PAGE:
Strip-till tips for the northern Plains
Crop Production With Strip Till
Strip-till systems move crop residue from the soil surface over the seedbed, resulting in soil temperatures similar to conventional tillage systems. No-till systems leave residue on the soil surface over the seedbed, resulting in lower soil temperatures compared with tilled soil. University of Minnesota research in southern Minnesota (Stahl, DeJong-Hughes) shows an aggressive strip-till machine can clear away sufficient residue to promote soil warming similar to moldboard plowing in a continuous corn rotation.
In a corn-soybean rotation, soil temperatures were similar for strip till and chisel plow and lower for no till. Similarly, research in the Red River Valley (Prosper, N.D., and Moorhead, Minn.) in 2007 indicated comparable temperatures between conventional tillage and strip till (Overstreet et al., 2007). The soil temperature advantage with strip till compared with no till promotes faster plant emergence and development. This advantage is enhanced when soil temperatures are lower and approach the lower threshold for crop seed germination.
For example, early planted strip-till corn or soybeans likely will emerge sooner than in a no-till system. Earlier plant establishment normally increases crop yield and quality. Earlier emergence and stand establishment also promotes earlier crop canopy closure, reducing mid- and late-season weed seed germination, and providing a better chance for young plants to establish and withstand disease and insect pressure.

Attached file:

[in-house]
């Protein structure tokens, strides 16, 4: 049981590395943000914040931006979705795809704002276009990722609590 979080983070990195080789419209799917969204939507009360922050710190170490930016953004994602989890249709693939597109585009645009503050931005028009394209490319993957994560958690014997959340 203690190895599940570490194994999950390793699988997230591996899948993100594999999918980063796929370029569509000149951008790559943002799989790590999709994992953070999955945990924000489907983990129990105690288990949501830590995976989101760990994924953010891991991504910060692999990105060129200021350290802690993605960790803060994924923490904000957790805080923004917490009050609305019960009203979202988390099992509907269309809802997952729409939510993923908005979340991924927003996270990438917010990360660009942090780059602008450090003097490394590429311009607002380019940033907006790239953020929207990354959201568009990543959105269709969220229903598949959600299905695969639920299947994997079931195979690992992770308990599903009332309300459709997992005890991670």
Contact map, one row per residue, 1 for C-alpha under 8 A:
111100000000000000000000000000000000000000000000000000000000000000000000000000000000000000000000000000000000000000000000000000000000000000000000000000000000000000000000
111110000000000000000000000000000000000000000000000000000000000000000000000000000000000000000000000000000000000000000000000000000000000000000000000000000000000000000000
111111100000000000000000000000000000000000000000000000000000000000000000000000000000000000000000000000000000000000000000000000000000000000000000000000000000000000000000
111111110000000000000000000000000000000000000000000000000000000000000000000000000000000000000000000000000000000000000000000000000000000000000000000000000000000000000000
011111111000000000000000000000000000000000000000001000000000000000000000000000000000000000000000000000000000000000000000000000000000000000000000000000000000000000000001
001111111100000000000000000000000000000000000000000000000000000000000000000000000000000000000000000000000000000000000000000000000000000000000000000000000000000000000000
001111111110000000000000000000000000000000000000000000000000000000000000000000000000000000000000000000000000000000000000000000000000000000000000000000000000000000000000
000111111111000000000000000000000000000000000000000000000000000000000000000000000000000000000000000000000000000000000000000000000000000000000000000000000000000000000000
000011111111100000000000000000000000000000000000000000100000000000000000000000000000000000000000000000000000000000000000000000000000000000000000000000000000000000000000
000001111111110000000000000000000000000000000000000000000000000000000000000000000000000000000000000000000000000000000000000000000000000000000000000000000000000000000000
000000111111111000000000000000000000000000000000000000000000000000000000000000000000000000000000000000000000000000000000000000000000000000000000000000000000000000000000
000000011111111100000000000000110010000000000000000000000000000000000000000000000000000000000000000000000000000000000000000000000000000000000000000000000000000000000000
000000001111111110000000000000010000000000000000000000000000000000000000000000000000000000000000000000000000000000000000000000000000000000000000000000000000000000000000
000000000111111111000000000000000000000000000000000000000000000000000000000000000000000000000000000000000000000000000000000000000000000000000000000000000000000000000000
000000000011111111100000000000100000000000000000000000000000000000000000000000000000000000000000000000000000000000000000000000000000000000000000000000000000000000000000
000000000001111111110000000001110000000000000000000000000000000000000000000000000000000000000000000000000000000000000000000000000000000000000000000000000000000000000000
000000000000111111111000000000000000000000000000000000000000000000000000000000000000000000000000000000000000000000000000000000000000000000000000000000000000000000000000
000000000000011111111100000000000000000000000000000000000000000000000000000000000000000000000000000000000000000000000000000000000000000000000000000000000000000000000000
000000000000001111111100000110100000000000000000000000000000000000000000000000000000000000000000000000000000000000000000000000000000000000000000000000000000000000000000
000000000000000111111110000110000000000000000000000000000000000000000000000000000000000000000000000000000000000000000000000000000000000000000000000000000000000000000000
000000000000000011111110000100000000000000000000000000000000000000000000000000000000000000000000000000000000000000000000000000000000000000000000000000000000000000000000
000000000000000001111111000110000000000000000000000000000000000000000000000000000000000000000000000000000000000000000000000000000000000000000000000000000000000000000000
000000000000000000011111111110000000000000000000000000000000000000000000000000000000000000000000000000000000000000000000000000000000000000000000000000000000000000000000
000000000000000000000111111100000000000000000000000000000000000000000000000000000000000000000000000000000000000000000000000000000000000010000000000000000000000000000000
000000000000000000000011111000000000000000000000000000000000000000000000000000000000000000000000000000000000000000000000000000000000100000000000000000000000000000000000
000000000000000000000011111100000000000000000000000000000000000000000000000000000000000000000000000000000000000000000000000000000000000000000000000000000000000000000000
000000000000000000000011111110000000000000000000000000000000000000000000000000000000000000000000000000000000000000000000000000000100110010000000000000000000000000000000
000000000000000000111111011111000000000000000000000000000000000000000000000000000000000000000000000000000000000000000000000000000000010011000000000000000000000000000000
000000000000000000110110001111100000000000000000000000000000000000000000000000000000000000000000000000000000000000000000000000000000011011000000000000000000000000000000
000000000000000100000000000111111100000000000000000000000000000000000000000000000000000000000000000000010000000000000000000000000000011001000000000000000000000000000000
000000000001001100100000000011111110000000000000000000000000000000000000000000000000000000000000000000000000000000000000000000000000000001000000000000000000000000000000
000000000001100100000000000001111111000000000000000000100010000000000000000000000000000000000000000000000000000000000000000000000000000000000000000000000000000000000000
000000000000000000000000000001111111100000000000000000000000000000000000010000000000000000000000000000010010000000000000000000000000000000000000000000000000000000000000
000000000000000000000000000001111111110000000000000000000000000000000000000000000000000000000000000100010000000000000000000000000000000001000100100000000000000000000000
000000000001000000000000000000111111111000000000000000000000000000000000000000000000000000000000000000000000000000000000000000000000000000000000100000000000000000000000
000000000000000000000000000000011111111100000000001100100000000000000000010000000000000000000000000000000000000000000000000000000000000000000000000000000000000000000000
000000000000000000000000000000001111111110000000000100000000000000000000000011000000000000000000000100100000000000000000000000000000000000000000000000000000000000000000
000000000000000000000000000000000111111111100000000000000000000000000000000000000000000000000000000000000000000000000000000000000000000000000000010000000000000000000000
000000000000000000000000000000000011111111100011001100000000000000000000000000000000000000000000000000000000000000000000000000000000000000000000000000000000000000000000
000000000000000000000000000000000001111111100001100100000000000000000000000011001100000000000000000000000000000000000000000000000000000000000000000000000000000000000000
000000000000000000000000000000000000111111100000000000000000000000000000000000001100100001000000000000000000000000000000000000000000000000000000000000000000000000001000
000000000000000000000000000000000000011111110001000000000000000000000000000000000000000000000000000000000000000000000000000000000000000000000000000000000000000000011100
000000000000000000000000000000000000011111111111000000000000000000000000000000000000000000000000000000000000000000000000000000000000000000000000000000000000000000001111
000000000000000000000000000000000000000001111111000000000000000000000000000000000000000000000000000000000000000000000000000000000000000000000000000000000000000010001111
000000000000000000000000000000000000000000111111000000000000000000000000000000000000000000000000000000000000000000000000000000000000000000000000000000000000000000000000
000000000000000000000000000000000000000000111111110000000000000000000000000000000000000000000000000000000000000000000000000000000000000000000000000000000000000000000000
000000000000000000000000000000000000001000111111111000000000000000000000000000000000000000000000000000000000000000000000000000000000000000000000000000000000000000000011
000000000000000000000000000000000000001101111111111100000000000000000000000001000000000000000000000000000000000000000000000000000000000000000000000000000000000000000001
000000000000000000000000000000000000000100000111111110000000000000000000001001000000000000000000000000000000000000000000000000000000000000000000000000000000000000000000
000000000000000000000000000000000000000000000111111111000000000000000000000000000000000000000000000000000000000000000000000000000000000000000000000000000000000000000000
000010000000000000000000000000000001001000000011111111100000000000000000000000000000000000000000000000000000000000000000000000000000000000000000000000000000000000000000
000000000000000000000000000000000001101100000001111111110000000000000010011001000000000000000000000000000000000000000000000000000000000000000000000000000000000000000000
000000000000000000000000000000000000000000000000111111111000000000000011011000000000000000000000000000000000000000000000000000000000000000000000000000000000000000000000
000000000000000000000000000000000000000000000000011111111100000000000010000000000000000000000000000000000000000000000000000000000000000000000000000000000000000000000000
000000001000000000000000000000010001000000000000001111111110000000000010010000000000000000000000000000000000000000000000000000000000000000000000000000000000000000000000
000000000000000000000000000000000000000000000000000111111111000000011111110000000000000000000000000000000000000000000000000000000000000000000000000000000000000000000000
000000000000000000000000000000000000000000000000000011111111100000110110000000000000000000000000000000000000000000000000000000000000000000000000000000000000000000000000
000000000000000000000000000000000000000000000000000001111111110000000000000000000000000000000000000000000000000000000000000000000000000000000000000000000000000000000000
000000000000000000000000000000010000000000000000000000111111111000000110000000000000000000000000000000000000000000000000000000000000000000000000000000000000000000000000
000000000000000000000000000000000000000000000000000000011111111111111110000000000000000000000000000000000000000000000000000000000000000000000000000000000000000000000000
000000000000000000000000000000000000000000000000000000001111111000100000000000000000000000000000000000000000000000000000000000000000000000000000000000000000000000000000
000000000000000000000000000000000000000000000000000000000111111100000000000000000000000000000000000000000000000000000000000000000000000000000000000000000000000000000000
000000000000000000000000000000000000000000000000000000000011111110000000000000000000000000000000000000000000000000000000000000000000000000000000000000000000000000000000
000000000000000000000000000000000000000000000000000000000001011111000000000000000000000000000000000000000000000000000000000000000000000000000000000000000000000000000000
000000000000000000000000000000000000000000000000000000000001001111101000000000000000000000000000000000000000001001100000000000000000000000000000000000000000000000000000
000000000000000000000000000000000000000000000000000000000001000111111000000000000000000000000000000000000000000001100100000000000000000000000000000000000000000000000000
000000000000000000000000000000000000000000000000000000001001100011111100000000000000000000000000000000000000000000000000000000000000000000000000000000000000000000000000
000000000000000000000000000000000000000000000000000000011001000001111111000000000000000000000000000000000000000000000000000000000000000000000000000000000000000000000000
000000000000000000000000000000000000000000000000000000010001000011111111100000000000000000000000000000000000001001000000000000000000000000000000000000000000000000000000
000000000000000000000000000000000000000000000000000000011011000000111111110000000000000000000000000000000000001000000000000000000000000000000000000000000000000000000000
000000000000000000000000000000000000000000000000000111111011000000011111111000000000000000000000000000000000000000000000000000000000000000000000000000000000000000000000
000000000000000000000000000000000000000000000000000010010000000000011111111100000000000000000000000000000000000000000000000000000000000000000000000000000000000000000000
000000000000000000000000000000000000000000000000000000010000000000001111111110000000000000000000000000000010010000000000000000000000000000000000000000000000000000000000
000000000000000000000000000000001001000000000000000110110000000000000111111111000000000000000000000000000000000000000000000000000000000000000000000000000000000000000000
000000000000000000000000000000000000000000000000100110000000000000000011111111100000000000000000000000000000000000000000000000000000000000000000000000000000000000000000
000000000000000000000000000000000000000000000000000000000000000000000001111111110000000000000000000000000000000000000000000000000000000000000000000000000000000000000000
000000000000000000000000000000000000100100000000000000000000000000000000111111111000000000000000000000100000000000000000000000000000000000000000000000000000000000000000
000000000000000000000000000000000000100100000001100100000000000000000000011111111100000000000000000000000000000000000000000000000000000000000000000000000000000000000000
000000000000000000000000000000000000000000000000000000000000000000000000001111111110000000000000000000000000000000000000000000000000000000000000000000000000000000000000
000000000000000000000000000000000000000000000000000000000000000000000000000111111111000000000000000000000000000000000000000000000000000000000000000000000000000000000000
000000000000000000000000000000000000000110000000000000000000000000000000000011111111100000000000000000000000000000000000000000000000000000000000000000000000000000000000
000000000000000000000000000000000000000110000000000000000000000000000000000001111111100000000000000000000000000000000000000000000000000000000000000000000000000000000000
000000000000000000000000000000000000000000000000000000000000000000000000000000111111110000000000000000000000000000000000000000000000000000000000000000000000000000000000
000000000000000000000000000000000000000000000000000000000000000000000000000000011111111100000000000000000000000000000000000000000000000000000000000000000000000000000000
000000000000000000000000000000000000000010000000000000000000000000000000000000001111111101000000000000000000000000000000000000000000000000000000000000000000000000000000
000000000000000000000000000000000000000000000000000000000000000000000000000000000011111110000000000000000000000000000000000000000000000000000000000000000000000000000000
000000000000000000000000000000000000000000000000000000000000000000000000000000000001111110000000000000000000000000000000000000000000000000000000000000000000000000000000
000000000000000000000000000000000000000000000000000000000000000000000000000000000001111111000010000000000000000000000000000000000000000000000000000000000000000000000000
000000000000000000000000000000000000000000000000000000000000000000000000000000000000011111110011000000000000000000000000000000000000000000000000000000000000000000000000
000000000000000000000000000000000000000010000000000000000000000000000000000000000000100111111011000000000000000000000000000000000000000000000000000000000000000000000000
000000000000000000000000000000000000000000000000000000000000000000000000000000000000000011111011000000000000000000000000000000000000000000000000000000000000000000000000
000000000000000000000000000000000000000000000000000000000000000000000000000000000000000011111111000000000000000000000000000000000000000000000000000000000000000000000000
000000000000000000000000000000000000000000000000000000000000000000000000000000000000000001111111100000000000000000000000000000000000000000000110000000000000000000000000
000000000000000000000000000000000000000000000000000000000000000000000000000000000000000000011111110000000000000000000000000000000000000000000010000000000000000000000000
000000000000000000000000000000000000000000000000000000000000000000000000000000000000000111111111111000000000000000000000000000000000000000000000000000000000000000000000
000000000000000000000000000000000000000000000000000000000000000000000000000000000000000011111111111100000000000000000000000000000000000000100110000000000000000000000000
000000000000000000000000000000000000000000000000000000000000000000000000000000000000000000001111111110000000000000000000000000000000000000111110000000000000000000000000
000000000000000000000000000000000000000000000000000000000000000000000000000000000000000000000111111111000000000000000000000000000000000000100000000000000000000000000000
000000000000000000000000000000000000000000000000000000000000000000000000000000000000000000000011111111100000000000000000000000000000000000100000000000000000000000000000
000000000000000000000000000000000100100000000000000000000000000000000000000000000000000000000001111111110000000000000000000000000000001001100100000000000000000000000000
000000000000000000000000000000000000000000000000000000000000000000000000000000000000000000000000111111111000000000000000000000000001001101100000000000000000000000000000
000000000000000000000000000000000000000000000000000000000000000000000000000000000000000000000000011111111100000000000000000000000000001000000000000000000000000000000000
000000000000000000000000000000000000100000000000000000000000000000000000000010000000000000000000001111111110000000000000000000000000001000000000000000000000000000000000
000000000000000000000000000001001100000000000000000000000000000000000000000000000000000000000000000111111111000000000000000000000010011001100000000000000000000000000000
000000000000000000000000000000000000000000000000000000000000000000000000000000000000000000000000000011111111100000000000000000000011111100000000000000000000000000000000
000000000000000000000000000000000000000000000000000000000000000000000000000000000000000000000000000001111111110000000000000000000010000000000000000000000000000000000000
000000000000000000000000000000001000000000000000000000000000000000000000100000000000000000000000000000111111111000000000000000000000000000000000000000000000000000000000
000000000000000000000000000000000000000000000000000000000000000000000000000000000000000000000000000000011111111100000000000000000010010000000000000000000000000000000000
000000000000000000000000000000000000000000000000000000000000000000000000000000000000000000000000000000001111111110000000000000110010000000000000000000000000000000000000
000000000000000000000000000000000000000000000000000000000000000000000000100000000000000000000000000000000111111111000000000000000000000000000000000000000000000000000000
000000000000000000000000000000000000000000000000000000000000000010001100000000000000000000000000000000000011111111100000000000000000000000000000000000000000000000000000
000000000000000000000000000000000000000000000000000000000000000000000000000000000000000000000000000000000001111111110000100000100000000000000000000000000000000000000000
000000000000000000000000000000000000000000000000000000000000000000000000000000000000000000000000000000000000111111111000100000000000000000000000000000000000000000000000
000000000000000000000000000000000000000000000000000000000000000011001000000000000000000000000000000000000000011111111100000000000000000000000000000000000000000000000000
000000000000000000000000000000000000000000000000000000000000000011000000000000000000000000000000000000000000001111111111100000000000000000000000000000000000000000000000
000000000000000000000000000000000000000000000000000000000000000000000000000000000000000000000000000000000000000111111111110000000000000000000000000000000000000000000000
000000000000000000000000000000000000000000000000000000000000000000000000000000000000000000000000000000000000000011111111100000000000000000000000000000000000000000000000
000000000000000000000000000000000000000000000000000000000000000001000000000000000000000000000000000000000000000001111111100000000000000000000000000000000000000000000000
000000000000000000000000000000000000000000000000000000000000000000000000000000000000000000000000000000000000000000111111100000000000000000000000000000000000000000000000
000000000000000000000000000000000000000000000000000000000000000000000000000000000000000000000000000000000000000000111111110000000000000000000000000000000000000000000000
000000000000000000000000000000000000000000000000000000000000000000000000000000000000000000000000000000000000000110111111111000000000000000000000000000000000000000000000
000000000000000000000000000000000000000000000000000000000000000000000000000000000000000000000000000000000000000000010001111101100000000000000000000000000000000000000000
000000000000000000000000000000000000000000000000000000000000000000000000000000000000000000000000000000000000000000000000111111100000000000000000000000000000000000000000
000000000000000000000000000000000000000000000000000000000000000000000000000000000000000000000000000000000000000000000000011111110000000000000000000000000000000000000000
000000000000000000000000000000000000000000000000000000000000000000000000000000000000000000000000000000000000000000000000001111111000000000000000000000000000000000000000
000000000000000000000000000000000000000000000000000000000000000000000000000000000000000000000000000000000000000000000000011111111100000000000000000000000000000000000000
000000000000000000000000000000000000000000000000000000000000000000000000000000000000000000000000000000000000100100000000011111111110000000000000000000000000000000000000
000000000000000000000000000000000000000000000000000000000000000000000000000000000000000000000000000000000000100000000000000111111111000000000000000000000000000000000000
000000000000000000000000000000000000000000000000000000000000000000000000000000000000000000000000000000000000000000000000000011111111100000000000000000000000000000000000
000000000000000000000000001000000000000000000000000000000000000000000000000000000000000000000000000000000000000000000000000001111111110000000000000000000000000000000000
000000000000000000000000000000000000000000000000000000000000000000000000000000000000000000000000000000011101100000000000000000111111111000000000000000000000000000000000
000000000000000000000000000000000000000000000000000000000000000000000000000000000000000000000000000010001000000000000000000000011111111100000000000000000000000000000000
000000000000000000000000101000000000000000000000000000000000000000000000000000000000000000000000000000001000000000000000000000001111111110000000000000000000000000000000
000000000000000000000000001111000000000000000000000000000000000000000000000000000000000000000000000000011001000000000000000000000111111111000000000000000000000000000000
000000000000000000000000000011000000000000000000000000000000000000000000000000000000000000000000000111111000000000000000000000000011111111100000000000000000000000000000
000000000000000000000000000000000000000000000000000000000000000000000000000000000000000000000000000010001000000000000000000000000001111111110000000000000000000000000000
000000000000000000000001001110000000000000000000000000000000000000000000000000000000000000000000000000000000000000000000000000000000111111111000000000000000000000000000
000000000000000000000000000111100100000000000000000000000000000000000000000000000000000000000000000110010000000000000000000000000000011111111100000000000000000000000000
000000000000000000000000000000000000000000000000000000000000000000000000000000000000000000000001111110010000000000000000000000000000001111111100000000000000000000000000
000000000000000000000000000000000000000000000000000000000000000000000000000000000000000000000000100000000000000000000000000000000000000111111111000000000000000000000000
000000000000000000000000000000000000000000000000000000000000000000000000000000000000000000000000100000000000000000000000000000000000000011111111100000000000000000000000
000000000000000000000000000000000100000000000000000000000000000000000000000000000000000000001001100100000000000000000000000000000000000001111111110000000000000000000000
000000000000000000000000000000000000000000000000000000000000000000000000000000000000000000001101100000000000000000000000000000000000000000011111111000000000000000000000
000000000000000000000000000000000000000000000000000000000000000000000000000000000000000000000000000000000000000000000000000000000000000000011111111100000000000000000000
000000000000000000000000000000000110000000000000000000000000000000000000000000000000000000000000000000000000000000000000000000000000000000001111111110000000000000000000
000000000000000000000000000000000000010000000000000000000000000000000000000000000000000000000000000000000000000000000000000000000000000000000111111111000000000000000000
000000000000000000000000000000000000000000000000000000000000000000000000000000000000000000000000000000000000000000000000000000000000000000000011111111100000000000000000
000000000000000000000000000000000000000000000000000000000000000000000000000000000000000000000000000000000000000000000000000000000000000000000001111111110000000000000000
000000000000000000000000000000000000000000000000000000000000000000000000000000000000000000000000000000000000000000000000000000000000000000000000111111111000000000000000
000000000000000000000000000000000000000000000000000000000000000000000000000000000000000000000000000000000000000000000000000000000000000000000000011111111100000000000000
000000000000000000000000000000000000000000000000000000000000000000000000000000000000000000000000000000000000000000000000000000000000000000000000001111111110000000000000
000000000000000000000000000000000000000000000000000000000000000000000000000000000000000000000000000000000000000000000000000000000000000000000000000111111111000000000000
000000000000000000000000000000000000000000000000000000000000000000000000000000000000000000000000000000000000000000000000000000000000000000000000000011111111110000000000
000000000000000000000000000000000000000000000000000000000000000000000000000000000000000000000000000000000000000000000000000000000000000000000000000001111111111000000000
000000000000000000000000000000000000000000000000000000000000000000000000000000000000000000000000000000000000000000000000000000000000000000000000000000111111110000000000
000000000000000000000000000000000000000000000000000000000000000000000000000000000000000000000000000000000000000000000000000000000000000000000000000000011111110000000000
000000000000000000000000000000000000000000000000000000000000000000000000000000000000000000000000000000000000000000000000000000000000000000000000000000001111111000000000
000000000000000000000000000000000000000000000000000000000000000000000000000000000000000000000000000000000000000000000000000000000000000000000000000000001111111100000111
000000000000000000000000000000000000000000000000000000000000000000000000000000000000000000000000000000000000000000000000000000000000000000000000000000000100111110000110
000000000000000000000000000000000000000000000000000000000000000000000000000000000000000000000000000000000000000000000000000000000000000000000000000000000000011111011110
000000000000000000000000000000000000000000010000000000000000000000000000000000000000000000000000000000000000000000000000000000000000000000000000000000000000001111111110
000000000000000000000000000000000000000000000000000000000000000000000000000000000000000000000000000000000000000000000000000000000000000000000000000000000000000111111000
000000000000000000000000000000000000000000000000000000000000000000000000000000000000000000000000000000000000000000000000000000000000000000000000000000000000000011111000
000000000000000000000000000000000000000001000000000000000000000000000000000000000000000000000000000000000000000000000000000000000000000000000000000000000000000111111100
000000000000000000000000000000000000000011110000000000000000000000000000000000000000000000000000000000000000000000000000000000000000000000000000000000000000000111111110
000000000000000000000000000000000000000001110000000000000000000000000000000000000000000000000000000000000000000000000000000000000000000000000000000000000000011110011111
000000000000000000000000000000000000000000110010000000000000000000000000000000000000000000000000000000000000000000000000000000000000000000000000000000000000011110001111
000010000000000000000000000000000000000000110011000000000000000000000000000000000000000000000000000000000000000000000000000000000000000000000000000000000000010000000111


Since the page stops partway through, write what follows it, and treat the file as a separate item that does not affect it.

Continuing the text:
Conserves Soil Moisture
Strip tillage on the northern Great Plains in the United States conserves soil moisture by trapping winter snow and reducing evaporation and transpiration losses, resulting in more soil moisture available for plants, particularly later in the growing season during the plant reproductive stages.
When To Strip Till
In the northern Great Plains, strip tillage with fertilizer application usually is performed in the fall after harvest, followed by planting in the spring. Fall tillage allows time for the soil in the berm to smooth during the winter and warm in the spring before crop planting. Strip tillage operations can be performed in the spring, particularly in regions with coarse-textured and lower organic matter content soils. Research conducted in 2007 on loam soil at Carrington, N.D., indicates similar crop yield between fall and spring strip-tillage.
Research indicates strip-tillage works well with crops grown with 30-inch row spacing; however, narrower row spacings also work, but residue management is more difficult with less space for residue. Mounting strip-till units on staggered bars allows residue to flow between strip-till units in narrower row spacing. Strip tillage is used with row crops, such as corn, sugar beets, soybeans, dry beans and sunflowers.
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